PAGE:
Retirement savers have some reasons to celebrate in 2022.
Many IRA and retirement plan limits are indexed for inflation each year. Although the amount you can contribute to IRAs remains the same in 2022, other key numbers will increase, including how much you can contribute to a work-based retirement plan and the phaseout thresholds for IRA deductibility and Roth contributions. Continue reading “Retirement Plan Limits on the Rise in 2022”
Contributing to an employer-sponsored retirement plan or an IRA is a big step on the road to retirement, but contributing to both can significantly boost your retirement assets. A recent study found that, on average, individuals who owned both a 401(k) and an IRA at some point during the six-year period of the study had combined balances about 2.5 times higher than those who owned only a 401(k) or an IRA. And people who owned both types of accounts consistently over the period had even higher balances.1
Continue reading “401(k) and IRA: A Combined Savings Strategy”
In March 2020, Congress passed the Coronavirus Aid, Relief, and Economic Security (CARES) Act. The legislation included a provision that allowed qualified retirement plan participants and IRA account holders to take penalty-free early distributions totaling no more than $100,000 between January 1 and December 31, 2020. If you took advantage of this measure, here’s what you need to know for tax filing. Continue reading “Tax Filing Information for Coronavirus Distributions”
“You can’t time the market” is an old maxim, but you also might say, “You can’t always time retirement.”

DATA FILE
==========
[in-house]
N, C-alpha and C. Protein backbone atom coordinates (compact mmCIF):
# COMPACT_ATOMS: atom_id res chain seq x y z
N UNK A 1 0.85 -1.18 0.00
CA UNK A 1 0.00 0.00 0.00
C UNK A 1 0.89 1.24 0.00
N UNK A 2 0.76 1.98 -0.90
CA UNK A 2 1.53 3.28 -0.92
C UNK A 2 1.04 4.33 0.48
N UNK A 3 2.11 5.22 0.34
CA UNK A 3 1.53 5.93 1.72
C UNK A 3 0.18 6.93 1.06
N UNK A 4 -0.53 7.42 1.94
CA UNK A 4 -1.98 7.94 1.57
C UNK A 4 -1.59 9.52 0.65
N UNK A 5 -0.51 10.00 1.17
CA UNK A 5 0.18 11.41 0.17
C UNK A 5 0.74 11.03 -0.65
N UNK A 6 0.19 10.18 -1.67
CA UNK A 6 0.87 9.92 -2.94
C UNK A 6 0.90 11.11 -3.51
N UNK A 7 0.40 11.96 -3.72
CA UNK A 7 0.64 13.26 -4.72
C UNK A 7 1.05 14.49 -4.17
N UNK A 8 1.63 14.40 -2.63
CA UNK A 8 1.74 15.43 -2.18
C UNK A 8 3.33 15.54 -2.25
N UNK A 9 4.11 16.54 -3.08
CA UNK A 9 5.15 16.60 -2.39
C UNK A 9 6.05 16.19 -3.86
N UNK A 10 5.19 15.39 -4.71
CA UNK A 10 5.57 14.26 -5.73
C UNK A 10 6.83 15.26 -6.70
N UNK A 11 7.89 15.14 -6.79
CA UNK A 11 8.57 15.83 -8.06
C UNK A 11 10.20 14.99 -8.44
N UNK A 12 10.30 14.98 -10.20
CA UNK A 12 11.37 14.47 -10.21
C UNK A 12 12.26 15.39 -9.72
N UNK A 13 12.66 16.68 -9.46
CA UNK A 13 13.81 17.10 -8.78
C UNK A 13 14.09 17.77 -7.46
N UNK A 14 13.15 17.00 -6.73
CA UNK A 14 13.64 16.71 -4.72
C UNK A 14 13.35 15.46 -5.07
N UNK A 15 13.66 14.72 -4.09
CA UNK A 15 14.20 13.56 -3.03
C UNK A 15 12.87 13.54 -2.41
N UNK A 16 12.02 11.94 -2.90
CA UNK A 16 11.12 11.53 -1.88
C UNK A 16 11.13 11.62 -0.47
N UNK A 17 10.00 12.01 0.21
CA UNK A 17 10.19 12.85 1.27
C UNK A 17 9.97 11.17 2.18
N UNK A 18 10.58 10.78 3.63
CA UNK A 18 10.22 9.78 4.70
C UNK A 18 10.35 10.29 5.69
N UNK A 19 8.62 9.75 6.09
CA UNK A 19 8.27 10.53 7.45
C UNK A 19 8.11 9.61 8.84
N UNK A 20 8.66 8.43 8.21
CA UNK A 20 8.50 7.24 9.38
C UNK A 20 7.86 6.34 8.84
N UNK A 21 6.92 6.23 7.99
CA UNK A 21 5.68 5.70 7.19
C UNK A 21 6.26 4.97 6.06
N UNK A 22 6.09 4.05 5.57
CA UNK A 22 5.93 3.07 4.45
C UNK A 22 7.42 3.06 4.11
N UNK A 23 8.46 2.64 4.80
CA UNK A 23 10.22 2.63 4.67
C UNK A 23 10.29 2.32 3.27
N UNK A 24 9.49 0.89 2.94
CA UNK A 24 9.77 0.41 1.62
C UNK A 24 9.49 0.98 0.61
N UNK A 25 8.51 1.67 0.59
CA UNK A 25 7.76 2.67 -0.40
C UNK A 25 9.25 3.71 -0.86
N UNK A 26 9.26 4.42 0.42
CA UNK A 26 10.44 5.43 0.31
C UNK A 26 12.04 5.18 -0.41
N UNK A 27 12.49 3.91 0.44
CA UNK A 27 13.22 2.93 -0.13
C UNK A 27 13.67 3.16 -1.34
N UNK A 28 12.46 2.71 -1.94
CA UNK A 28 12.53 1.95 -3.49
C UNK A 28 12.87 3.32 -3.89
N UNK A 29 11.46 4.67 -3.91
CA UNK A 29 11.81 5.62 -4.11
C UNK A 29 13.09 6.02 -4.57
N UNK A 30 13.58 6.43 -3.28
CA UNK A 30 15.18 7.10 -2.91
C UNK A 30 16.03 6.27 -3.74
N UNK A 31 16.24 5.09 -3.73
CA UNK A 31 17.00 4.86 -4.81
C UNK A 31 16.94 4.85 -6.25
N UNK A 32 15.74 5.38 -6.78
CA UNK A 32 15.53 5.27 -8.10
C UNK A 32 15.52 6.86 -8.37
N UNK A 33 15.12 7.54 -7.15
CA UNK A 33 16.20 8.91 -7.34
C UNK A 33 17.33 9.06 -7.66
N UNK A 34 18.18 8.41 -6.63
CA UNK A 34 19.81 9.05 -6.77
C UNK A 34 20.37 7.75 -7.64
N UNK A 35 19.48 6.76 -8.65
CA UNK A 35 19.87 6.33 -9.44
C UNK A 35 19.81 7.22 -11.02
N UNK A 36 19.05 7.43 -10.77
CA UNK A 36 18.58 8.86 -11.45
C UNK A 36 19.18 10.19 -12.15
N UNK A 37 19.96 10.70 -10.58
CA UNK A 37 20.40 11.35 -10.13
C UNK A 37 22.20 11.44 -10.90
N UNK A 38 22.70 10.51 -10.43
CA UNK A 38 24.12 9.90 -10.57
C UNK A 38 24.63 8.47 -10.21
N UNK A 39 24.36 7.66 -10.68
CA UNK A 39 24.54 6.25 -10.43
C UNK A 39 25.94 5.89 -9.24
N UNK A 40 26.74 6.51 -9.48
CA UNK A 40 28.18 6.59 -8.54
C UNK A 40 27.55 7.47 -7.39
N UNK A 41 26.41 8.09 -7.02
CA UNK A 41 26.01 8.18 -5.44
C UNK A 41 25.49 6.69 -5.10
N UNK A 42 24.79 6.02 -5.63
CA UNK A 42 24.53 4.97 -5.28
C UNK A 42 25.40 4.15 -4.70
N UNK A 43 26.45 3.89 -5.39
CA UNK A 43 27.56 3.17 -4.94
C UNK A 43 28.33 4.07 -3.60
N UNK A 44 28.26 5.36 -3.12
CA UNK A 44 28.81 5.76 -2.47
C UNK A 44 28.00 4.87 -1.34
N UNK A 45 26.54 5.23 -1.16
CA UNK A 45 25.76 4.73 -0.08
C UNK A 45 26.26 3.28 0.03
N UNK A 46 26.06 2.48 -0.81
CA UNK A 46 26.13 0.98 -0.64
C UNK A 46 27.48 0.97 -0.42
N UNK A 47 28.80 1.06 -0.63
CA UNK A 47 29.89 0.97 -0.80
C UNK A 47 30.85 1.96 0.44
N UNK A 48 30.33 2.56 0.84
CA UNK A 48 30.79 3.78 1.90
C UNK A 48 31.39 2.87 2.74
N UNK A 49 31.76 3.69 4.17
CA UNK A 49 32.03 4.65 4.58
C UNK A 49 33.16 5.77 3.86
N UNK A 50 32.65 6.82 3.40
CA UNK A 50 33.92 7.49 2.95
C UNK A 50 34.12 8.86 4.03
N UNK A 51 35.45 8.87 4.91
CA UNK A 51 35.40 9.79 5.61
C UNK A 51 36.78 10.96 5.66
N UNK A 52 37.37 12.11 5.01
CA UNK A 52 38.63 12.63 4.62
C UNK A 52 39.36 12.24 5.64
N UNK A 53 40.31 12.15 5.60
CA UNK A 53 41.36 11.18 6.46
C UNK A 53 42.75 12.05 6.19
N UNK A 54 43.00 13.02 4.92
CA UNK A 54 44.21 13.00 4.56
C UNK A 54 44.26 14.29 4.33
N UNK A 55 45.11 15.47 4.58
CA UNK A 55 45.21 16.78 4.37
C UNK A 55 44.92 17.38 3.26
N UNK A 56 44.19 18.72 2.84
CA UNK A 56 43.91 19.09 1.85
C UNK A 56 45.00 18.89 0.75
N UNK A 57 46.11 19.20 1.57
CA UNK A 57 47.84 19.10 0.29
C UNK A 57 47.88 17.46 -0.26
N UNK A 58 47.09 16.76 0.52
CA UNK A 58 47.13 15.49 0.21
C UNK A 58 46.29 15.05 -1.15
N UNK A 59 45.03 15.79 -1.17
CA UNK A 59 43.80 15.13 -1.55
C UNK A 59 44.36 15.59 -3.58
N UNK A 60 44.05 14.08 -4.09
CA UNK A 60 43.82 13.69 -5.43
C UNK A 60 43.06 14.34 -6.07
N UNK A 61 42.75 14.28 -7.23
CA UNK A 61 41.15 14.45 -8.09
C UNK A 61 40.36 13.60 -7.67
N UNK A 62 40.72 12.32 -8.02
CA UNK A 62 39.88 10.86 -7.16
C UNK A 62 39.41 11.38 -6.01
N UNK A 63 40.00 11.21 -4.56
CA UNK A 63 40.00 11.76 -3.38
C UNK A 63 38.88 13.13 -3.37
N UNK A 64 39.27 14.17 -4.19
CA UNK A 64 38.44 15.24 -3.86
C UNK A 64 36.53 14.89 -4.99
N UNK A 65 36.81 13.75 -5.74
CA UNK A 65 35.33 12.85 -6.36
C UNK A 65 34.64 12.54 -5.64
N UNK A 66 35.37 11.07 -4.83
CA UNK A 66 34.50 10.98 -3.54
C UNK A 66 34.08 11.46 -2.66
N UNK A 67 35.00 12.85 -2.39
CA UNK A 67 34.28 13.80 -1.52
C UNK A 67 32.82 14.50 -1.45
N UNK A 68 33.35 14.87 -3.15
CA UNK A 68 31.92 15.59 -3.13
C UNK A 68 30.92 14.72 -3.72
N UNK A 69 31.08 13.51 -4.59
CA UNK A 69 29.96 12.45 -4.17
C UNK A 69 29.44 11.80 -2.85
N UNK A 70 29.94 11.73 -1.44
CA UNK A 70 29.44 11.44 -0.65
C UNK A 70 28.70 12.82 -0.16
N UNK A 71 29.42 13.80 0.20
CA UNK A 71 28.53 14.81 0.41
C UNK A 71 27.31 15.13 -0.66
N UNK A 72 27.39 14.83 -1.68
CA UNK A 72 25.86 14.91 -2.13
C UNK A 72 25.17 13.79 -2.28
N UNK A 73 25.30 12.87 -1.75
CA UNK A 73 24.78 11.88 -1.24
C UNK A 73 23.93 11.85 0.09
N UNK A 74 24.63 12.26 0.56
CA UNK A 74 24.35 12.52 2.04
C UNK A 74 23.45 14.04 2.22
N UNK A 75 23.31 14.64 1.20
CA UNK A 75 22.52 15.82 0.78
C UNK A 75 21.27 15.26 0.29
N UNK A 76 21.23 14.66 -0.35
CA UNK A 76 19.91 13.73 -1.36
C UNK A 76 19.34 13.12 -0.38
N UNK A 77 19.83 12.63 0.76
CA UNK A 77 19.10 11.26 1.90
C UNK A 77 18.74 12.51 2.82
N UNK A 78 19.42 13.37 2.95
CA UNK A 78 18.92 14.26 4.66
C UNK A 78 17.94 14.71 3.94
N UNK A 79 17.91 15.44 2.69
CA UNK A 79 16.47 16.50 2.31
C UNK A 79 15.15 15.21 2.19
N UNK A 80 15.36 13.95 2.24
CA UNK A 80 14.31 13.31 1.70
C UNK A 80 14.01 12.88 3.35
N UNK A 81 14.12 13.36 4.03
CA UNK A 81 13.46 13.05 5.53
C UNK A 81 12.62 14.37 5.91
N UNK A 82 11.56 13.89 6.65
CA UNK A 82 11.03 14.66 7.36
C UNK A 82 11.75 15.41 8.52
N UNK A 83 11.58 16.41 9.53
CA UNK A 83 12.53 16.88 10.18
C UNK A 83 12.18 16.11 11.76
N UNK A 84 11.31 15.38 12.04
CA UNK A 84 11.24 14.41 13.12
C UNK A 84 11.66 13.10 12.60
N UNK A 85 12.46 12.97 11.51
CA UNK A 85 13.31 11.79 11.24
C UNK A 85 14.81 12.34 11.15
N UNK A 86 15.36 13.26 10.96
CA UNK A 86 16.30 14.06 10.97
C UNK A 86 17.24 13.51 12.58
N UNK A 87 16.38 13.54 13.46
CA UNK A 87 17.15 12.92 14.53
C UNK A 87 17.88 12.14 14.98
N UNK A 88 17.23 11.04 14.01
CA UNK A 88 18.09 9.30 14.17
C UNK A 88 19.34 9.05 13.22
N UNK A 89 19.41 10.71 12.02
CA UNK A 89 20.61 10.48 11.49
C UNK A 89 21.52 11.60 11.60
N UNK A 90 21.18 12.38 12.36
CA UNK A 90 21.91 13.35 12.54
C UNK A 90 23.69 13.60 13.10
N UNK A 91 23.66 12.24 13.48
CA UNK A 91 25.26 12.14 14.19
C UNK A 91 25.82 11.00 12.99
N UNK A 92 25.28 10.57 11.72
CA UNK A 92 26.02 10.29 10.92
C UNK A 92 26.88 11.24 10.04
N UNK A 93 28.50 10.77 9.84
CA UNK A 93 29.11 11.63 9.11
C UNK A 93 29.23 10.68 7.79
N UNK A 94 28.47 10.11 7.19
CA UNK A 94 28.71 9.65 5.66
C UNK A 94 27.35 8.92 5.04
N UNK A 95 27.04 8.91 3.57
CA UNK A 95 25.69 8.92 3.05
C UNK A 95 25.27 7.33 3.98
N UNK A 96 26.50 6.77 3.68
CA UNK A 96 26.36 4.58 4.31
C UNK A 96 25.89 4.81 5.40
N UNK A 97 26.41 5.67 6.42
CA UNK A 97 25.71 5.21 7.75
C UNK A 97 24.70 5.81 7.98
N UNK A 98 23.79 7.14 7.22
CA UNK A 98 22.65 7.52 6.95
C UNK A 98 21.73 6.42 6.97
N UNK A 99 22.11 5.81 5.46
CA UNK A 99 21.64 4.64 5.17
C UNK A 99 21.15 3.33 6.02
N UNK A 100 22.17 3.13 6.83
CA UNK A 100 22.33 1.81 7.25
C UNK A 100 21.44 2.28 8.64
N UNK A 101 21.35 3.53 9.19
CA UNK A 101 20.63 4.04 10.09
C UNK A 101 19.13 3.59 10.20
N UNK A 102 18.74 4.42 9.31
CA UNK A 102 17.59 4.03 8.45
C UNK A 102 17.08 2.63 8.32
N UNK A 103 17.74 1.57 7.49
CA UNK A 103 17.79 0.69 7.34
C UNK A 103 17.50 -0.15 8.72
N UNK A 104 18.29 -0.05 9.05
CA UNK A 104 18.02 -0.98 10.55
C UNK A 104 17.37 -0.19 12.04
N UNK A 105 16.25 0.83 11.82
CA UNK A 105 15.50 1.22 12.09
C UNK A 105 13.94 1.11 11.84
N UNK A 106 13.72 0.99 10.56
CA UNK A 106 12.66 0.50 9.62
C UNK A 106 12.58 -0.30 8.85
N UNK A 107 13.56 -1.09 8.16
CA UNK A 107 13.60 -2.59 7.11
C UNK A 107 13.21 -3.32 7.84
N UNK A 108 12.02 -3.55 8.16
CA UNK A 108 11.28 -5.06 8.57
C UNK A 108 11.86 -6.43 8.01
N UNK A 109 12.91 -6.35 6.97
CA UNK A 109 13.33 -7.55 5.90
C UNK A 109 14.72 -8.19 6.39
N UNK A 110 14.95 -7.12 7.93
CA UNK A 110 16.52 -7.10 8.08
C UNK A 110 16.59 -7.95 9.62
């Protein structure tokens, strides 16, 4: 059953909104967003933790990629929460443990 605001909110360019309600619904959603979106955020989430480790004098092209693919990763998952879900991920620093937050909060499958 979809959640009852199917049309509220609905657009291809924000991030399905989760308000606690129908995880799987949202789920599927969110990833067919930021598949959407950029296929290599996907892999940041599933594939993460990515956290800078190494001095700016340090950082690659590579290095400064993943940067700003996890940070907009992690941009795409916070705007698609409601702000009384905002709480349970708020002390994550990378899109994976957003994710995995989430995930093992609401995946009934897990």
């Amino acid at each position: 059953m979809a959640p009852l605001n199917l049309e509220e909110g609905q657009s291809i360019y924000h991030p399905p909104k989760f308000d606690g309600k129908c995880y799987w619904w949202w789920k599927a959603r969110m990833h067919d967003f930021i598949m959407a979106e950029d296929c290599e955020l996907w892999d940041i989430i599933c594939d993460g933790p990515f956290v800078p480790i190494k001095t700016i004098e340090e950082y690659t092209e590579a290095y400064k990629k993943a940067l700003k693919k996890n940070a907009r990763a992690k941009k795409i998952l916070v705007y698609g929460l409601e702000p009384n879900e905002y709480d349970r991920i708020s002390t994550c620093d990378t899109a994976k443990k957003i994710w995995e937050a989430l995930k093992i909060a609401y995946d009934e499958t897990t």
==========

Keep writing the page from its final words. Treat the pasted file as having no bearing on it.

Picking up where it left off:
Market losses on the front end of retirement could have an outsize effect on the income you receive from your portfolio by reducing the assets available to pursue growth when the market recovers. The risk of experiencing poor investment performance at the wrong time is called sequence risk or sequence-of-returns risk. Continue reading “Sequence Risk: Preparing to Retire in a Down Market”
In early 2020, 61% of U.S. workers surveyed said that retirement planning makes them feel stressed.1 Investor confidence was continually tested as the year wore on, and it’s likely that this percentage rose — perhaps even substantially. If you find yourself among those feeling stressed heading into the new year, these tips may help you focus and enhance your retirement savings strategy in 2021. Continue reading “Five Tips to Regain Your Retirement Savings Focus in 2021”
Women today have never been in a better position to achieve financial security for themselves and their families. What financial course will you chart?
We all know men and women are different in some fundamental ways. But is this true when it comes to financial planning? In a word, yes.
Everyone wants financial security. But women often face unique obstacles that can affect their ability to achieve it. Let’s look at some of these potential headwinds. Continue reading “How Women Are Different from Men, Financially Speaking”
Coping with Market Volatility: Continuing to Invest May Help You Stay on Course
In the current market environment, the value of your holdings may be fluctuating widely — and it’s natural to feel tentative about further investment. But regularly adding to an account that’s designed for a long-term goal may cushion the emotional impact of market swings. If losses are offset even in part by new savings, the bottom-line number on your statement might not be quite so discouraging. And a basic principle of investing is that buying during a down market may help your portfolio grow when the market turns upward again. Continue reading “Coping with Market Volatility: Continuing to Invest May Help You Stay on Course”
When you change jobs, you need to decide what to do with the money in your 401(k) plan. Should you leave it where it is or take it with you? Should you roll the money over into an IRA or into your new employer’s retirement plan? Continue reading “What to Do with Your 401(k) Plan When You Change Jobs”
When saving for retirement, you’re probably aware of the benefits of using tax-preferred accounts such as 401(k)s and IRAs. But you may not be aware of another type of tax-preferred account that may prove very useful, not only during your working years but also in retirement: the health savings account (HSA). Continue reading “Hidden Gem: HSAs in Retirement”